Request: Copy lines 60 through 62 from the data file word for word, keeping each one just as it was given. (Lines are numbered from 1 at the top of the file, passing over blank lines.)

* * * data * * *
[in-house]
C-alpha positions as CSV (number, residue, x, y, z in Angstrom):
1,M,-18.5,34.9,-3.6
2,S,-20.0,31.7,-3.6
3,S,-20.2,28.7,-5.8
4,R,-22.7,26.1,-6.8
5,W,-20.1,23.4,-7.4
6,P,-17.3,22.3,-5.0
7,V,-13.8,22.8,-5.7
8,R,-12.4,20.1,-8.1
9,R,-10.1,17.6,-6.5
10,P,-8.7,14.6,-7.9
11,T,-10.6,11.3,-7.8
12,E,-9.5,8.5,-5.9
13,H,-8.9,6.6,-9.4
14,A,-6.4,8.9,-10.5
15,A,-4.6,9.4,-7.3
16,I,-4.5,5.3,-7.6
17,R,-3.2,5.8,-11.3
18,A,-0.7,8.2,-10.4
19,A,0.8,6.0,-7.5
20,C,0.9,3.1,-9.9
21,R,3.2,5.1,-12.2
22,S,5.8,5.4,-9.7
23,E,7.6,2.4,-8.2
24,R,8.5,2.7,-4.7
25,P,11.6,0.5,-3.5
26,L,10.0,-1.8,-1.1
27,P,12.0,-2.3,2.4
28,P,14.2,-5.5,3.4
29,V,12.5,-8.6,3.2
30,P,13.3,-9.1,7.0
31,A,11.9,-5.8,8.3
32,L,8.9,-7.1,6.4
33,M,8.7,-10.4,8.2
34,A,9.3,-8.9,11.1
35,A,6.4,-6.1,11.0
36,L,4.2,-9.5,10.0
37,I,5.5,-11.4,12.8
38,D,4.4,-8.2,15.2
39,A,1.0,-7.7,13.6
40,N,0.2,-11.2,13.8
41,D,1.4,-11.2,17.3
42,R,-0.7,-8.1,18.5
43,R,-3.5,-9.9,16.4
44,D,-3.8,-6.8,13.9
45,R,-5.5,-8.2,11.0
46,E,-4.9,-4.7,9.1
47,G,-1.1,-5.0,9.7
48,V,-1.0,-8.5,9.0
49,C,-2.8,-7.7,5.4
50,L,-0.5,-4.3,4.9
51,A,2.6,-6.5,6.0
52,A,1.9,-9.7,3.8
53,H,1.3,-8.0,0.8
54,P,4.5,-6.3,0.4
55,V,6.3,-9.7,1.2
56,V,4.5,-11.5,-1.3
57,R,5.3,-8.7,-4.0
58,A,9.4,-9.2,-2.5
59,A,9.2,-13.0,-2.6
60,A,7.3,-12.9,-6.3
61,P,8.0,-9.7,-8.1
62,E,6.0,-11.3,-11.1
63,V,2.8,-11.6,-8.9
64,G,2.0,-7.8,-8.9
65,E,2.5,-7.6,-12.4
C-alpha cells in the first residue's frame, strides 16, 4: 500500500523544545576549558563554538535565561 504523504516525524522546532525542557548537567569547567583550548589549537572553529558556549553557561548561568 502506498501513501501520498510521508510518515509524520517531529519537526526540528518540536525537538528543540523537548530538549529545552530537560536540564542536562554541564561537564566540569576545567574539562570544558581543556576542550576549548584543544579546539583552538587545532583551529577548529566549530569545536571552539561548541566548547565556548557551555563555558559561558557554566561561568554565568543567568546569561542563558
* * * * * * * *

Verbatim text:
58,A,9.4,-9.2,-2.5
59,A,9.2,-13.0,-2.6
60,A,7.3,-12.9,-6.3